The Salvinos: A Taylor Street Odyssey

The Salvinos: A Taylor Street Odyssey

The Salvinos: A Taylor Street Odyssey  


The Salvino liquor store stood as a beacon guiding residents and visitors alike to the fabled corner of Taylor and Halsted streets.   It anchored the major shopping district for the Italian American enclave that occupied the central portion of the near west side community that Jane Addams had labeled, “The Hull House Neighborhood.”  


The original turn-of-the century community, a slum by anyone’s definition, served as the port of call for the eastern and southern European immigrants.  Those immigrants served as the fuel that fed America’s industrial revolution.  It wasn’t until 1923 that the Federal Government, not needing any further fodder to fuel the industrial revolution, turned off the spigot that allowed Eastern and Southern Europeans into the country.  

TURN OF THE CENTURY PROGRESSIVES: Polluting the American Gene Pool.

The turn of the century progressives were technocrats who liberal reformer, Thomas Leonard, observes “agreed that expert public administrators do not merely serve the common good, they also identify the common good.” Schools of public administration, including the one that since 1948 has borne Woodrow Wilson’s name, still enshrine that conviction.

Leonard also brings to light an embarrassing truth: In the early 20th century, the progressive definition of the common good was thoroughly infused with scientific racism. Harvard economist William Z. Ripley, for example, was a recognized expert on both railroad  HYPERLINK “” \l “v=onepage&q=william%20z%20ripley%20railroads&f=false” regulation and the  HYPERLINK “” \l “v=onepage&q=william%20z%20ripley%20the%20races%20of%20europe&f=false” classification of European races by coloring, stature and “cephalic index,” or head shape. At the University of Wisconsin, the red-hot center of progressive thought, leading social scientists turned out economic-reform proposals along with works parsing the racial characteristics — and supposed natural inferiority — of blacks, Chinese, and non-Teutonic European immigrants.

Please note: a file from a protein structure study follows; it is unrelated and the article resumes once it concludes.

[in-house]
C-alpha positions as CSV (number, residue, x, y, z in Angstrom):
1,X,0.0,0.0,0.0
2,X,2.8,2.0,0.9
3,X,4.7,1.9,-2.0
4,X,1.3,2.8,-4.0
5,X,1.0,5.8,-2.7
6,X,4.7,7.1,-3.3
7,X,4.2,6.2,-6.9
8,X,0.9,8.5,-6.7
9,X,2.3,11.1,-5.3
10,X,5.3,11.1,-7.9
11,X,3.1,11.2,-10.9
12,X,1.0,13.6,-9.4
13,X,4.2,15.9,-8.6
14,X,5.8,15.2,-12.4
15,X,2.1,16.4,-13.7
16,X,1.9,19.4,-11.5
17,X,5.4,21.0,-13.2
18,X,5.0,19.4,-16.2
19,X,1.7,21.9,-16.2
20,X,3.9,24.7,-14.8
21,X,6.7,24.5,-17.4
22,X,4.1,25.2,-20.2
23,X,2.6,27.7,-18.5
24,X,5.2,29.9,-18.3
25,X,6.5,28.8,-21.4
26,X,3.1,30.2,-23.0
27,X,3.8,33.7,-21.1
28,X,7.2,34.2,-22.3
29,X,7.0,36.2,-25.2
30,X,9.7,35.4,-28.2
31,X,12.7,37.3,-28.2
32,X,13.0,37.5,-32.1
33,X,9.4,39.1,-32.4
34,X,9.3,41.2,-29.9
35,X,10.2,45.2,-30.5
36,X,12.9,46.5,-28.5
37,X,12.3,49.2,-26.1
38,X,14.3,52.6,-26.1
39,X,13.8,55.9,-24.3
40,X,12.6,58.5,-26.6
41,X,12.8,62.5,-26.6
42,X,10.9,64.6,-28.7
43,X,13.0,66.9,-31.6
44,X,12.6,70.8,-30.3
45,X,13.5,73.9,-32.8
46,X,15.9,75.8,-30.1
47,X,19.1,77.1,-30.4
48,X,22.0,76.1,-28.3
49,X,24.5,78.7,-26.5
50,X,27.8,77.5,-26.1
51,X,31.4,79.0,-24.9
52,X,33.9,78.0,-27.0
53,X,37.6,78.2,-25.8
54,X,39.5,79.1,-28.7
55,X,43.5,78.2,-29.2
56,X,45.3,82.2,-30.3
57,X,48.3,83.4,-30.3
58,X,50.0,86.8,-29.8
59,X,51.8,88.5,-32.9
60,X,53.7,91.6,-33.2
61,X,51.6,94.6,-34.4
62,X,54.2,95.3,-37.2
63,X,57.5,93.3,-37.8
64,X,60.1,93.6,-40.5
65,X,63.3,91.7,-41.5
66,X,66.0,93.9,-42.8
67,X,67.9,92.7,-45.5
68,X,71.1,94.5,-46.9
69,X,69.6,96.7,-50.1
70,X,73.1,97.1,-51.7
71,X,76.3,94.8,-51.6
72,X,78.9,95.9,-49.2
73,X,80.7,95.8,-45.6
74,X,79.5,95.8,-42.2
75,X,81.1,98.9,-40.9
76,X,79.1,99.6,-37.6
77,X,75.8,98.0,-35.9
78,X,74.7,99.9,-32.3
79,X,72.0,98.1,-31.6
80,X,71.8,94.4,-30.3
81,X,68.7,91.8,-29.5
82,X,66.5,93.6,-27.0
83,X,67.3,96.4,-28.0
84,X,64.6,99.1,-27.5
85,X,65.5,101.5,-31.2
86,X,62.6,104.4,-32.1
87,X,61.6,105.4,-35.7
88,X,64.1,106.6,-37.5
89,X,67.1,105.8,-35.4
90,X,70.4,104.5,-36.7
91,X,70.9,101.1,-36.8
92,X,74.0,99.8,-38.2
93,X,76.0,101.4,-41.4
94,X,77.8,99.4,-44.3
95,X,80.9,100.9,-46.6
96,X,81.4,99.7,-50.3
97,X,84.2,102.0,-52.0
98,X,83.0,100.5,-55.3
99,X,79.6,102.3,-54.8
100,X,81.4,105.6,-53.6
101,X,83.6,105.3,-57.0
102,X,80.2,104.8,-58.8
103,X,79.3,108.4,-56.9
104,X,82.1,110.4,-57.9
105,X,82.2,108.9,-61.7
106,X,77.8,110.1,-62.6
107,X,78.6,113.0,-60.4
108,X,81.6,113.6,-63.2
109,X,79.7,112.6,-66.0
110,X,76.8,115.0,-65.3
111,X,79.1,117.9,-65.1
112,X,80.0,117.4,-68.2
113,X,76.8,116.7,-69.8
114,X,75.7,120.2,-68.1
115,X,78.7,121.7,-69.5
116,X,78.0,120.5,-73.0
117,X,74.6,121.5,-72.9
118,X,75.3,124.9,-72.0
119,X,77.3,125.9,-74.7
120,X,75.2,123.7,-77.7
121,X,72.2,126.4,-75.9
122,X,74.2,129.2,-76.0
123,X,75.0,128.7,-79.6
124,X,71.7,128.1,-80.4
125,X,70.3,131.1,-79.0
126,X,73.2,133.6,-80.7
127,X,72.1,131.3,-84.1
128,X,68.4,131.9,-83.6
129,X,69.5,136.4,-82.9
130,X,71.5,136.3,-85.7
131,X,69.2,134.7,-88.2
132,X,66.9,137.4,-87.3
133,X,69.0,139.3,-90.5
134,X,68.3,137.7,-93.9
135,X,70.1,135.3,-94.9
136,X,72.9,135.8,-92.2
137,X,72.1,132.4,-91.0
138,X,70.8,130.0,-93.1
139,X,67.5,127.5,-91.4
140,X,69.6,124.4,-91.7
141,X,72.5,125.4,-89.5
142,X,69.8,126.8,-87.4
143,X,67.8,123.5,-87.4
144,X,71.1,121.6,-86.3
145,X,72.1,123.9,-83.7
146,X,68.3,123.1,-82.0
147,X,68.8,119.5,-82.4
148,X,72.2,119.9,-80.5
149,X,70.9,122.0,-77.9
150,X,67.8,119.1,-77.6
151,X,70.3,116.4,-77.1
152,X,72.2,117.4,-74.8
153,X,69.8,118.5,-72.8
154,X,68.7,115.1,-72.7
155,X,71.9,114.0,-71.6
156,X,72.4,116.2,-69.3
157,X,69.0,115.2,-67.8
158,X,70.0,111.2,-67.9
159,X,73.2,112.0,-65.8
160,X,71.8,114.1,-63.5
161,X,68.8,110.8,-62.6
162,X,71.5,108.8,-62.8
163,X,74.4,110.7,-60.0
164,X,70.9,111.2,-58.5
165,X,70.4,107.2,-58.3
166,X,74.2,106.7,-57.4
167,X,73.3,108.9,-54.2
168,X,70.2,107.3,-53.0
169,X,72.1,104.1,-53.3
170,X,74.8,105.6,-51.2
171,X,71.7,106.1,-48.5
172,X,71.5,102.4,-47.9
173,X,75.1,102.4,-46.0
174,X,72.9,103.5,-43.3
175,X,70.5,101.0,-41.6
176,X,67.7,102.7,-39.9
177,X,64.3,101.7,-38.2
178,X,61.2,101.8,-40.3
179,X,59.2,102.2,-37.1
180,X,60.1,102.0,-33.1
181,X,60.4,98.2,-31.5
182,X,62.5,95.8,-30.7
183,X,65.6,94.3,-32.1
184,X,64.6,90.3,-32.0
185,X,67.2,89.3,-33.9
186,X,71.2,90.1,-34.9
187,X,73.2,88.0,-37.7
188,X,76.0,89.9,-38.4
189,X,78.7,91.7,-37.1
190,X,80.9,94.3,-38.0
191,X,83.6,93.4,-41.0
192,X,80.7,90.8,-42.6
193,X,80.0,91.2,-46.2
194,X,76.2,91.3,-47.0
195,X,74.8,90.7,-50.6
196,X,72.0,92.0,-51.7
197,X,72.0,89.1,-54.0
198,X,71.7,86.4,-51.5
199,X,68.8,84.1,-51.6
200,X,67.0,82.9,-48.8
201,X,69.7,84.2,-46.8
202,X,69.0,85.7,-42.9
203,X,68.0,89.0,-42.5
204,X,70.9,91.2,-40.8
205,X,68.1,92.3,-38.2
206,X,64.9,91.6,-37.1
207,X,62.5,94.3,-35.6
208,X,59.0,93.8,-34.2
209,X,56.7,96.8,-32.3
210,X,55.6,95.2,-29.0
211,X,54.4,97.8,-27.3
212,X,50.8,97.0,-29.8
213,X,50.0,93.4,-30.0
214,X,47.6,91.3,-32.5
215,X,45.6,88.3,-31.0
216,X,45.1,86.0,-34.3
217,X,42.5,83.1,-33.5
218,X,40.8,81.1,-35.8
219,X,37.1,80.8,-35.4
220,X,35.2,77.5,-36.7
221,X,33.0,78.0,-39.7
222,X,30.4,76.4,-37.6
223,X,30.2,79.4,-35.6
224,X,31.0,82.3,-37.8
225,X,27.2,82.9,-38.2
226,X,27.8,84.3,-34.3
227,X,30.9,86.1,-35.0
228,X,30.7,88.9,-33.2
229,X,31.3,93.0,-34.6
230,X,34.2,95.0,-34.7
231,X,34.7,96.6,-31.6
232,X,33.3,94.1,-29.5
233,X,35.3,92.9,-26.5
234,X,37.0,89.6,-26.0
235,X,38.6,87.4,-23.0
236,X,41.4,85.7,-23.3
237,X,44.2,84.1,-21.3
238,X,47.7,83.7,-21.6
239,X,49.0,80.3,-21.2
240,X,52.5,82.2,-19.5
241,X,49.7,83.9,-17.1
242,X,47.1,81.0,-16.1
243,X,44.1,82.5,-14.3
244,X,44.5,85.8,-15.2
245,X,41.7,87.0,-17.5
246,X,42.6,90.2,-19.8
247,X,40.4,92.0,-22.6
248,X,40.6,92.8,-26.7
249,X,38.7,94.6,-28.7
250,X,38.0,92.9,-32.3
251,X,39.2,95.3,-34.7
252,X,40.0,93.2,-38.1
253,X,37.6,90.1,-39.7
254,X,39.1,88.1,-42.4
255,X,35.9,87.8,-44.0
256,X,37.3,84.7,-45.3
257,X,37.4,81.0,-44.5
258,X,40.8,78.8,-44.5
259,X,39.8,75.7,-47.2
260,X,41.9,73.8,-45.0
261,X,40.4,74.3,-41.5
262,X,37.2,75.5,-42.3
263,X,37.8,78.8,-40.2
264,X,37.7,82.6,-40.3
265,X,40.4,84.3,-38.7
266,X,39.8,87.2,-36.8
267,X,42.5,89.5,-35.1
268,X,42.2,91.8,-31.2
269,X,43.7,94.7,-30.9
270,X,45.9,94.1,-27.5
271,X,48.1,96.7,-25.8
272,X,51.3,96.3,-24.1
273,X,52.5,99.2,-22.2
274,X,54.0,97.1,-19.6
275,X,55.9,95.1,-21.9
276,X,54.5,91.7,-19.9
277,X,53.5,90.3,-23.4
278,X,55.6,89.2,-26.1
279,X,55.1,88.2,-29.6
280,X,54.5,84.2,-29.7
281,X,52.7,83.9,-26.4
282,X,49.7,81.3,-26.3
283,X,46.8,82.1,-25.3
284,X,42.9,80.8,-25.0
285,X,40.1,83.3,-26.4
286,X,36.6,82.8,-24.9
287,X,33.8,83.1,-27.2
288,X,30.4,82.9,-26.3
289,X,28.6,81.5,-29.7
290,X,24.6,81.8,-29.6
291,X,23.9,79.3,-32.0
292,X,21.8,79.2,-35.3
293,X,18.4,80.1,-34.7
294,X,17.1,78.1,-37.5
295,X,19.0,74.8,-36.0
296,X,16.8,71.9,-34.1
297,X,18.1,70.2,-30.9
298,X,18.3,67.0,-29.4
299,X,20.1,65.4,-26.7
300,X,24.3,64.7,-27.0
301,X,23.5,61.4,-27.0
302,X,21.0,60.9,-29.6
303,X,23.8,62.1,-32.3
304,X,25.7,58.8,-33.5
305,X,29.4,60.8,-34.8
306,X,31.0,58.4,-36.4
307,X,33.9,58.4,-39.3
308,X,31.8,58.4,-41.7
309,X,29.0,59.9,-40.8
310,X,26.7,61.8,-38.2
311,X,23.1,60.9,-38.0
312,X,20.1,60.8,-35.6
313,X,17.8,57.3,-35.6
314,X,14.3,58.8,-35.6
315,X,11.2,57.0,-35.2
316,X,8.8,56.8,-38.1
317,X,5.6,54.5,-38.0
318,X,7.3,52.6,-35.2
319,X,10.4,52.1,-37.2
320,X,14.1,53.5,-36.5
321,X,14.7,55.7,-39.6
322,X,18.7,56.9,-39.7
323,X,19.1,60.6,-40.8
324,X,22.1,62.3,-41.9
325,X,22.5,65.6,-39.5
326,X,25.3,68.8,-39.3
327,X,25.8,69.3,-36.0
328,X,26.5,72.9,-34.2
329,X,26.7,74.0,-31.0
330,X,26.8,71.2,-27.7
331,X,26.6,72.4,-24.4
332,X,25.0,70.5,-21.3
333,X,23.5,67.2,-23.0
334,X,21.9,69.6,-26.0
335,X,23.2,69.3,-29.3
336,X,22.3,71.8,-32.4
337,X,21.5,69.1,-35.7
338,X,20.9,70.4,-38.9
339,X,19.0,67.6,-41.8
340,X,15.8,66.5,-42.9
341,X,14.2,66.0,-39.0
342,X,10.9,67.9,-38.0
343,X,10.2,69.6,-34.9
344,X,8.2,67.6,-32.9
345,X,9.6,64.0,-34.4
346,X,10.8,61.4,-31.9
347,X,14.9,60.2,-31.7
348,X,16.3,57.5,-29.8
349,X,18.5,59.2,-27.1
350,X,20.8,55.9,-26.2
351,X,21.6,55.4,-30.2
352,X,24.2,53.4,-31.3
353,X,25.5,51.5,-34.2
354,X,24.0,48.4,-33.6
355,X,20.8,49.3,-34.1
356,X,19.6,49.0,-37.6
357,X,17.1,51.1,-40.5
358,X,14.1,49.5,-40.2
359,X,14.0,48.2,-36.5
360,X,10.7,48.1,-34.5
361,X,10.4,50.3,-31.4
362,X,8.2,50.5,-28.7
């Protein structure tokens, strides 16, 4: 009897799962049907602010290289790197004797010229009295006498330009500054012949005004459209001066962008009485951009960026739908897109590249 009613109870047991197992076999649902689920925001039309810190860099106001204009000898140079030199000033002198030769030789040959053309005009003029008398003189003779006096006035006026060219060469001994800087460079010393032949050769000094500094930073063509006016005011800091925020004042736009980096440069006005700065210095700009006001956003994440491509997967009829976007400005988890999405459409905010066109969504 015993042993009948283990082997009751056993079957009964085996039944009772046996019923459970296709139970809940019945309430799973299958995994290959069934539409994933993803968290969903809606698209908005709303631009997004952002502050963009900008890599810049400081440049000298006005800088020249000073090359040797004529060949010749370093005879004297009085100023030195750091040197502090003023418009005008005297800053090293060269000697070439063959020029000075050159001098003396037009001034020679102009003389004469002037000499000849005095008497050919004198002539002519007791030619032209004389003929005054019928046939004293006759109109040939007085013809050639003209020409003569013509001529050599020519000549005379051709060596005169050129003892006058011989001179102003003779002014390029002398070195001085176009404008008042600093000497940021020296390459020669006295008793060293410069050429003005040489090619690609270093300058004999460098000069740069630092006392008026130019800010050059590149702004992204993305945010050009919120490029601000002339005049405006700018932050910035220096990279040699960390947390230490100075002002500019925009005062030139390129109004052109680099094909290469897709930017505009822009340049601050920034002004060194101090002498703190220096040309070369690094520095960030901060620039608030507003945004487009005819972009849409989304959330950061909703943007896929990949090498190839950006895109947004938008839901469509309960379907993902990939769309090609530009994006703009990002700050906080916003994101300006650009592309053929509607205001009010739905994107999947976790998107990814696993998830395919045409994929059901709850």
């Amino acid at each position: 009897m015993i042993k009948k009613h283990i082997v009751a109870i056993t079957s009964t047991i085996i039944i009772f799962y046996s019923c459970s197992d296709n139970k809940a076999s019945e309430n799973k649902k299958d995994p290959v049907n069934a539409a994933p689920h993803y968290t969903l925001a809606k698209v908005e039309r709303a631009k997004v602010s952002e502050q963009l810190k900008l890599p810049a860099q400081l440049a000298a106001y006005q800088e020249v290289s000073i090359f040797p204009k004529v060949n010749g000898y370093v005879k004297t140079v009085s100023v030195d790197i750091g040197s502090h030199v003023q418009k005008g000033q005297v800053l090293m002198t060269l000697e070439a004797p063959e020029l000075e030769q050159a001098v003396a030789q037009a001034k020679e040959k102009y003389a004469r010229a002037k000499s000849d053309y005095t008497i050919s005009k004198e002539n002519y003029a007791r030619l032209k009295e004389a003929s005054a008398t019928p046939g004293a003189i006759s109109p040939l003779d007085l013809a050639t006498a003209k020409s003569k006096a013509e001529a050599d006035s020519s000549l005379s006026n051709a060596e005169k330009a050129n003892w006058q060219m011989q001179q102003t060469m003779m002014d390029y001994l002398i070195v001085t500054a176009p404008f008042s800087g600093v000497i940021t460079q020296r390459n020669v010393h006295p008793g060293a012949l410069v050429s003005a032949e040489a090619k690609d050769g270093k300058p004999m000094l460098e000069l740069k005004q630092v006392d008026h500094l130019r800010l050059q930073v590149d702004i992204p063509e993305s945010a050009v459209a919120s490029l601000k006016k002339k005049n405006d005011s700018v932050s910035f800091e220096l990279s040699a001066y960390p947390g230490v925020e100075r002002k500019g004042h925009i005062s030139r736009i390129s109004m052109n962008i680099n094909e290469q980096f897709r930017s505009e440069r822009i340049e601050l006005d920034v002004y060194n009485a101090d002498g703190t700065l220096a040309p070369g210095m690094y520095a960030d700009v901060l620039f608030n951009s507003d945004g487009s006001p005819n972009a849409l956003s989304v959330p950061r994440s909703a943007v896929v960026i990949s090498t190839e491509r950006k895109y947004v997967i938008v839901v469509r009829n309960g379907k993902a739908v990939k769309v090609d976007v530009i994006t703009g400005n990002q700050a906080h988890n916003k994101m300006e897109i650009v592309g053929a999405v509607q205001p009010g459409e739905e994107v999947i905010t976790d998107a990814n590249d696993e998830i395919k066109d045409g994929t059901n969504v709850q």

In following the irrefutable science of that era day, it was concluded, with the precision of geometric logic, that the American gene pool was being polluted by people from the Mediterranean region. The polluters included those whose ancestries gave us the “cradle of civilization” and  the Golden Age of Greece.  Dominant in that mix of Leonard’s gene polluters were the Italians who nourished and passed on to us all that we now enjoy as western civilization and the Renaissance.  The people whose ancestors discovered, explored, and named  this great country by being the first to sail across the great ocean in search of a way to circumvent the dominance of the Muslim world over Europe were proven, by the science of that day, to be polluting the gene pool of the settlers whose pedigree stems from the barbaric horde that produce the dark ages from which we emerged via the Italian led Renaissance. 


America, specifically the state of California, which spearheaded the eugenics program during the early part of the 20th century, exported and, in some cases financed, the eugenics program which found its way across the seas to the political platforms of foreign governments. 

The defense attorneys at the Nuremberg War Trials subpoenaed the documents of American Scientists, politicians, academicians, etc. in support of following the alleged science of the day, regardless of where it led us.  

The Salvino’s are one of the allegedly inferior Southern Italian families who found their way to America and became part of the Taylor Street legacy known as Chicago’s Little Italy.  Their Odyssey, spearheaded by the matriarch of the family, began in Calabria, a province in southern Italy.  Their exodus to the Tuscany region of northern Italy with its cultural legacy apparently had its impact.  Their vision of America, as the land of opportunity and their successes in pursuit of the Dream, are chronicled here in their story.